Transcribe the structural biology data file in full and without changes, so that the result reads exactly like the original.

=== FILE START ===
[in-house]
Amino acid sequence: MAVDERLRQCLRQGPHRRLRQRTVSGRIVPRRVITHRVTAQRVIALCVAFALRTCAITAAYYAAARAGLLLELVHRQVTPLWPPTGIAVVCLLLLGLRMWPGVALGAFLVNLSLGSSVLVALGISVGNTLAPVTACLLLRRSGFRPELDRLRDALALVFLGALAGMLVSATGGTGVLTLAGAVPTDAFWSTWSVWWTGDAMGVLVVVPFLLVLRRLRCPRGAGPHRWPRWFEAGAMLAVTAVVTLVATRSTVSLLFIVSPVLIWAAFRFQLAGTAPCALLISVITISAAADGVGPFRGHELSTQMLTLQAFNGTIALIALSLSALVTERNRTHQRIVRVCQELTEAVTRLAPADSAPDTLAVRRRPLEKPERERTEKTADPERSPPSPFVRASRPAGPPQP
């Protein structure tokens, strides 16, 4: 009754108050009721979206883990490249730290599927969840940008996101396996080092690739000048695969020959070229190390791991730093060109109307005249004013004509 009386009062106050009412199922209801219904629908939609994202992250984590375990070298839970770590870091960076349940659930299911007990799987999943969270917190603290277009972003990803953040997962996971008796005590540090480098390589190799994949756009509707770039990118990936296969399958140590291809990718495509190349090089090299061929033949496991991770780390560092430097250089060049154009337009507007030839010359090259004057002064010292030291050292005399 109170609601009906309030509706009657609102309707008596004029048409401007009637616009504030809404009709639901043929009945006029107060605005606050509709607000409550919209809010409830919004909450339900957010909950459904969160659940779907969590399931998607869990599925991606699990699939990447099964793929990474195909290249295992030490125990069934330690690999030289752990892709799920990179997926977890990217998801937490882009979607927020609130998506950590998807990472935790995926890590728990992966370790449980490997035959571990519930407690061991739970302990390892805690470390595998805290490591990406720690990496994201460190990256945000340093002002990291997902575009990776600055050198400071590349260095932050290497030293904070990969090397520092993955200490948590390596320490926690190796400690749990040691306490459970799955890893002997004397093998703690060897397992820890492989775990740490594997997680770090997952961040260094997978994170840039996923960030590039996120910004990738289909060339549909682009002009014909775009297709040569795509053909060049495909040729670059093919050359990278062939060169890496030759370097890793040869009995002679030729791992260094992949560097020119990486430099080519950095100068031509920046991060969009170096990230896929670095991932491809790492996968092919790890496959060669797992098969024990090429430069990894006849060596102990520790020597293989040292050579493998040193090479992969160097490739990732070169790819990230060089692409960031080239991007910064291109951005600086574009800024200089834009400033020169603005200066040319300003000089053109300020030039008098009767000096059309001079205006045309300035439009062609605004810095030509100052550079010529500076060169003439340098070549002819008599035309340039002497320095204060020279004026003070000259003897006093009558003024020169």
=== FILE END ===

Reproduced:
[in-house]
Amino acid sequence: MAVDERLRQCLRQGPHRRLRQRTVSGRIVPRRVITHRVTAQRVIALCVAFALRTCAITAAYYAAARAGLLLELVHRQVTPLWPPTGIAVVCLLLLGLRMWPGVALGAFLVNLSLGSSVLVALGISVGNTLAPVTACLLLRRSGFRPELDRLRDALALVFLGALAGMLVSATGGTGVLTLAGAVPTDAFWSTWSVWWTGDAMGVLVVVPFLLVLRRLRCPRGAGPHRWPRWFEAGAMLAVTAVVTLVATRSTVSLLFIVSPVLIWAAFRFQLAGTAPCALLISVITISAAADGVGPFRGHELSTQMLTLQAFNGTIALIALSLSALVTERNRTHQRIVRVCQELTEAVTRLAPADSAPDTLAVRRRPLEKPERERTEKTADPERSPPSPFVRASRPAGPPQP
């Protein structure tokens, strides 16, 4: 009754108050009721979206883990490249730290599927969840940008996101396996080092690739000048695969020959070229190390791991730093060109109307005249004013004509 009386009062106050009412199922209801219904629908939609994202992250984590375990070298839970770590870091960076349940659930299911007990799987999943969270917190603290277009972003990803953040997962996971008796005590540090480098390589190799994949756009509707770039990118990936296969399958140590291809990718495509190349090089090299061929033949496991991770780390560092430097250089060049154009337009507007030839010359090259004057002064010292030291050292005399 109170609601009906309030509706009657609102309707008596004029048409401007009637616009504030809404009709639901043929009945006029107060605005606050509709607000409550919209809010409830919004909450339900957010909950459904969160659940779907969590399931998607869990599925991606699990699939990447099964793929990474195909290249295992030490125990069934330690690999030289752990892709799920990179997926977890990217998801937490882009979607927020609130998506950590998807990472935790995926890590728990992966370790449980490997035959571990519930407690061991739970302990390892805690470390595998805290490591990406720690990496994201460190990256945000340093002002990291997902575009990776600055050198400071590349260095932050290497030293904070990969090397520092993955200490948590390596320490926690190796400690749990040691306490459970799955890893002997004397093998703690060897397992820890492989775990740490594997997680770090997952961040260094997978994170840039996923960030590039996120910004990738289909060339549909682009002009014909775009297709040569795509053909060049495909040729670059093919050359990278062939060169890496030759370097890793040869009995002679030729791992260094992949560097020119990486430099080519950095100068031509920046991060969009170096990230896929670095991932491809790492996968092919790890496959060669797992098969024990090429430069990894006849060596102990520790020597293989040292050579493998040193090479992969160097490739990732070169790819990230060089692409960031080239991007910064291109951005600086574009800024200089834009400033020169603005200066040319300003000089053109300020030039008098009767000096059309001079205006045309300035439009062609605004810095030509100052550079010529500076060169003439340098070549002819008599035309340039002497320095204060020279004026003070000259003897006093009558003024020169």